The anger she felt toward her mother was another major hurdle Bullard had to overcome. It took a long time to get over what she viewed as a betrayal.
"It was when I was at Sierra when I quit being mad at her," she said. "When we were doing family therapy, that's when I started to understand. I still have a hard time grasping how much crap I put her through."
Even with the intense reflection on her past, Bullard was able to achieve her long-term goals. She got her GED. She took the ACT. "I don't think I would have taken the ACT if I wasn't there," she said.
She got a scholarship at Mineral Area College, where she took classes for one semester. Then it was on to MU, where she graduated in 2010 with a degree in political science and a minor in Spanish. She was on pace to reach her final goal of becoming a lawyer.
A mentor who can relate
Bullard regularly goes back to Sierra-Osage and talks to the girls, and she has enlisted with Youth Services as a mentor. Her experience in the system, she said, helps the children going through it.
"This is an opportunity," she said. "You get a reality check right now, not in three years when you're an adult. It gives you a chance to stop and realize what you have in your life. Everything is so in the moment with teens. Just take a second and look at the big picture."
She hopes that being able to relate to the girls coming into Sierra-Osage allows her to reach them on a different level. And still, if she can't, the program will eventually reach them, somehow.
"A lot of times people just need someone to believe in them," she said.
When Youth Services was given the award from Harvard, Bullard decided to speak publicly for the first time about her experience. Her mother talked her into it.
But she was nervous. "I picked my outfit based on how much I was going to sweat," she said.
She also ran her speech past one of her good friends first, a trial run before she brought her story to the crowd.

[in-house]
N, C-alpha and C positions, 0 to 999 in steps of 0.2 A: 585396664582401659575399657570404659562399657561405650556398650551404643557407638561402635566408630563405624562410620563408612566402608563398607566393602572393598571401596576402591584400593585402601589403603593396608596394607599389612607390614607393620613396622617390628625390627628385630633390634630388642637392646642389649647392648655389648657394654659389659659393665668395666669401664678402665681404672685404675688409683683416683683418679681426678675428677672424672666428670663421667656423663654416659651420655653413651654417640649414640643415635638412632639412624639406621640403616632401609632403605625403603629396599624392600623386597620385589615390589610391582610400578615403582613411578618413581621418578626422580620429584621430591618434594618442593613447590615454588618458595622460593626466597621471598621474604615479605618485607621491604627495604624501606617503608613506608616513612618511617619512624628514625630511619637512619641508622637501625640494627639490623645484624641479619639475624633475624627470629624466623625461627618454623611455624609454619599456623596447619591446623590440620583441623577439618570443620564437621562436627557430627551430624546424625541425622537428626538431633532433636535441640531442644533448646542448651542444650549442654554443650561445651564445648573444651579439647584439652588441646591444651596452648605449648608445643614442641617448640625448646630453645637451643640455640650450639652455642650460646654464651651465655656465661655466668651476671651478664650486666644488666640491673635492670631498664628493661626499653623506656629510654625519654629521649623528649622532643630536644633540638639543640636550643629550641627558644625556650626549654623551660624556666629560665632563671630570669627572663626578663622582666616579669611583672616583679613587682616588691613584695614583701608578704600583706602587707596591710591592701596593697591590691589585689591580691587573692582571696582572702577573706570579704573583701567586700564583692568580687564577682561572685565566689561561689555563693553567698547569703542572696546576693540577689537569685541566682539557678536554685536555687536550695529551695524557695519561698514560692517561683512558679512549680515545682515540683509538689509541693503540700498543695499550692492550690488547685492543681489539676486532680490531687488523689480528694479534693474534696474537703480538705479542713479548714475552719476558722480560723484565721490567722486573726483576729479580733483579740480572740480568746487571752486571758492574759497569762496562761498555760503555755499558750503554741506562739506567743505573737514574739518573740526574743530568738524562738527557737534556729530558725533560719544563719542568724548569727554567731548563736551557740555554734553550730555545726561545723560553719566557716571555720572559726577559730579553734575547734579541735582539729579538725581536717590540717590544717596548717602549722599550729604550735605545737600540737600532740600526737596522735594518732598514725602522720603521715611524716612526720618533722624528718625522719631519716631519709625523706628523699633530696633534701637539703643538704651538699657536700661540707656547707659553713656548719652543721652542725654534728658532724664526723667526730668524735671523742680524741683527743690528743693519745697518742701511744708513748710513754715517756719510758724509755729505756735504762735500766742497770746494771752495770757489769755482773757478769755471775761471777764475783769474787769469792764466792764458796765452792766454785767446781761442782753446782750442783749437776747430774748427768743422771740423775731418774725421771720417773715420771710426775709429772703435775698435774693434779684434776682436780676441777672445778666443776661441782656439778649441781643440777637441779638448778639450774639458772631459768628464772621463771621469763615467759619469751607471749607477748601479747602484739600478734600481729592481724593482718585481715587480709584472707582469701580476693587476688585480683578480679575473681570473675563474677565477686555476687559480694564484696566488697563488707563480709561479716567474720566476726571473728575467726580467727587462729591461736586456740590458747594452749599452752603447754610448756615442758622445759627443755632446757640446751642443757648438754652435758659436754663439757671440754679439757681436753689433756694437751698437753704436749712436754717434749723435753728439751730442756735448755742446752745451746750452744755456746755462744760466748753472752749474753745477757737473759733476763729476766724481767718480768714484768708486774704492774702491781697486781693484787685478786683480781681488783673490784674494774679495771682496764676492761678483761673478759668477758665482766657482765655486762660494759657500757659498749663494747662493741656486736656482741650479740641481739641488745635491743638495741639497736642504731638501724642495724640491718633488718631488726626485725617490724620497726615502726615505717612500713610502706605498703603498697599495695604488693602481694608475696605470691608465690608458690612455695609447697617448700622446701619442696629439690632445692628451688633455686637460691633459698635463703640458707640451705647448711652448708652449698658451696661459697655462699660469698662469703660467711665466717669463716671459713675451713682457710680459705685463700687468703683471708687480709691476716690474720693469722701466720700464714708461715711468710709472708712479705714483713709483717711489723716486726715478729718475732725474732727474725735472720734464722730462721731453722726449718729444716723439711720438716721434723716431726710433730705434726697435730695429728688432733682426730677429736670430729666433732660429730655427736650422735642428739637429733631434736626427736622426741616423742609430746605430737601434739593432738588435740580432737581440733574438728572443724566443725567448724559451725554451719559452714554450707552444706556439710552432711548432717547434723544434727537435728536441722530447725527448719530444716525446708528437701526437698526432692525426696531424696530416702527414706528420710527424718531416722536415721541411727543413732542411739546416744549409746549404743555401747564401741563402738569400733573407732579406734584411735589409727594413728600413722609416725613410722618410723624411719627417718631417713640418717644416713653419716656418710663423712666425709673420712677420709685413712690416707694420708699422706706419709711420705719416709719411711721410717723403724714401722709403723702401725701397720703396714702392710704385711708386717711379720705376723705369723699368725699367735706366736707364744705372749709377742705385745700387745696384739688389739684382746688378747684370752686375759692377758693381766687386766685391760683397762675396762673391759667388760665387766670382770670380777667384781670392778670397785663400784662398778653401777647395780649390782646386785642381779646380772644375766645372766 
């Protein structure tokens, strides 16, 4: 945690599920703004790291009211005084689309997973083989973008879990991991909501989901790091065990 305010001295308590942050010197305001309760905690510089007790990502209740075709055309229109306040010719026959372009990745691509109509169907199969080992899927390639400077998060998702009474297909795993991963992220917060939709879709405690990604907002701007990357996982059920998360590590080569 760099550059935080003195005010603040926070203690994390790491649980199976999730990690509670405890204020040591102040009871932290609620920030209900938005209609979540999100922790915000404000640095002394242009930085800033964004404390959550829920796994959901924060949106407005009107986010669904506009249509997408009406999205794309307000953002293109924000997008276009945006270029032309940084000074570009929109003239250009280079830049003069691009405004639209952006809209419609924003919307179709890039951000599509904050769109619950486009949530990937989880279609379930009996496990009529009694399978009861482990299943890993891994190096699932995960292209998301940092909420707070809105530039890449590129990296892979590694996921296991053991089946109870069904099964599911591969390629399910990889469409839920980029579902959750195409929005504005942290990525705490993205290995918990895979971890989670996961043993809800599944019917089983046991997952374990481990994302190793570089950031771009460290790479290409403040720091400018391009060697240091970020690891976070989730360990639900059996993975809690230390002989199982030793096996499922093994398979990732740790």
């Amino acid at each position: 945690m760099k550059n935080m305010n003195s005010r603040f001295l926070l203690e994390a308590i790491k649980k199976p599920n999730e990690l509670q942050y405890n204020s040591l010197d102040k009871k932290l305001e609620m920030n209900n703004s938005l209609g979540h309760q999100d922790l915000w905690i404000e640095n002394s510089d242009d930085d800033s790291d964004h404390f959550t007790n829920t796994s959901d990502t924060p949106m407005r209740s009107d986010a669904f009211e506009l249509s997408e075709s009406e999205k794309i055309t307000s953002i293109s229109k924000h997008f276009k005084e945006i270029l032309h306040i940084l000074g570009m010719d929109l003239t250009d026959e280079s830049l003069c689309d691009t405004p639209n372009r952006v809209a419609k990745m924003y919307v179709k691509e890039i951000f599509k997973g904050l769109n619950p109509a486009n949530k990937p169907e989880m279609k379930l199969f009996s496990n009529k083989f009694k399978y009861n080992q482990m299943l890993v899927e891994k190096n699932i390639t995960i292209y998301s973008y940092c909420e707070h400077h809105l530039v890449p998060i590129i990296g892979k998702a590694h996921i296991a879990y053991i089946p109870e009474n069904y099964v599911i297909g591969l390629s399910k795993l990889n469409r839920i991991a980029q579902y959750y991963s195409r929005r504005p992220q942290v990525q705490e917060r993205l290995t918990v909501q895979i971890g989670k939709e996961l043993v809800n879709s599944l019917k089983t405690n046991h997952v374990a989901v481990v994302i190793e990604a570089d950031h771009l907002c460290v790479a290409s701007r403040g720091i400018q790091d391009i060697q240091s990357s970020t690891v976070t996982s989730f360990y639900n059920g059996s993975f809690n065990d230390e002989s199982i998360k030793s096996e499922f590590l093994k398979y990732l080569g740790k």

"That was when I really accepted myself, when I accepted myself as (Youth Services) through and through," she said.
Bullard graduated from the University of Massachusetts law school in May 2013, and she passed the Massachusetts bar last summer. That was when she first had to disclose her juvenile history to a legal body. She's going through the process again this summer: She was planning to take Missouri's bar exam this month, the next step in achieving her ultimate goal of becoming a lawyer in her home state.
Every state's bar has different requirements. Massachusetts allowed her to explain her past as a narrative. Missouri's disclosure requirements are more arduous than Massachusetts': She will have to disclose all the charges that have ever been placed against her and explain them.
Somewhere down the road, she said, she wants to share her story with an even wider audience. Her mother approached her about the two of them writing a book together, something Bullard said she'd rather put off.
"I'd rather write my own book," she said.
Melanie Bullard has spoken at one of Sierra-Osage's graduations, telling the family's tale. She said that it was extremely rewarding, and she's had feedback from parents who attended.
She questioned herself at first when her daughter was committed into the juvenile corrections system.
"That was the hardest part for me as a parent — am I doing the right thing?" she wondered.
But she said the positive results prove that she made the right decision. That belief was validated by other parents who attended the graduation ceremonies.
"Afterwards the parents would come up to me and say, 'Oh my god, I didn't know there were other people out there who went through what we've gone through,'" she said. "They see that they can actually rise above it, have success and turn around and life can be good again."
Kaitlyn Bullard credits Youth Services with allowing her to appreciate her family, graduate from high school and work on some big, long-term goals. The experience made her want to use her law degree on behalf of the public. She also has considered the possibility of getting involved in local politics.
Without the experience, she's pretty sure she knows where she'd be now.
"I'd be dead," she said. "I'd be dead or in prison."
Supervising editor is Katherine Reed.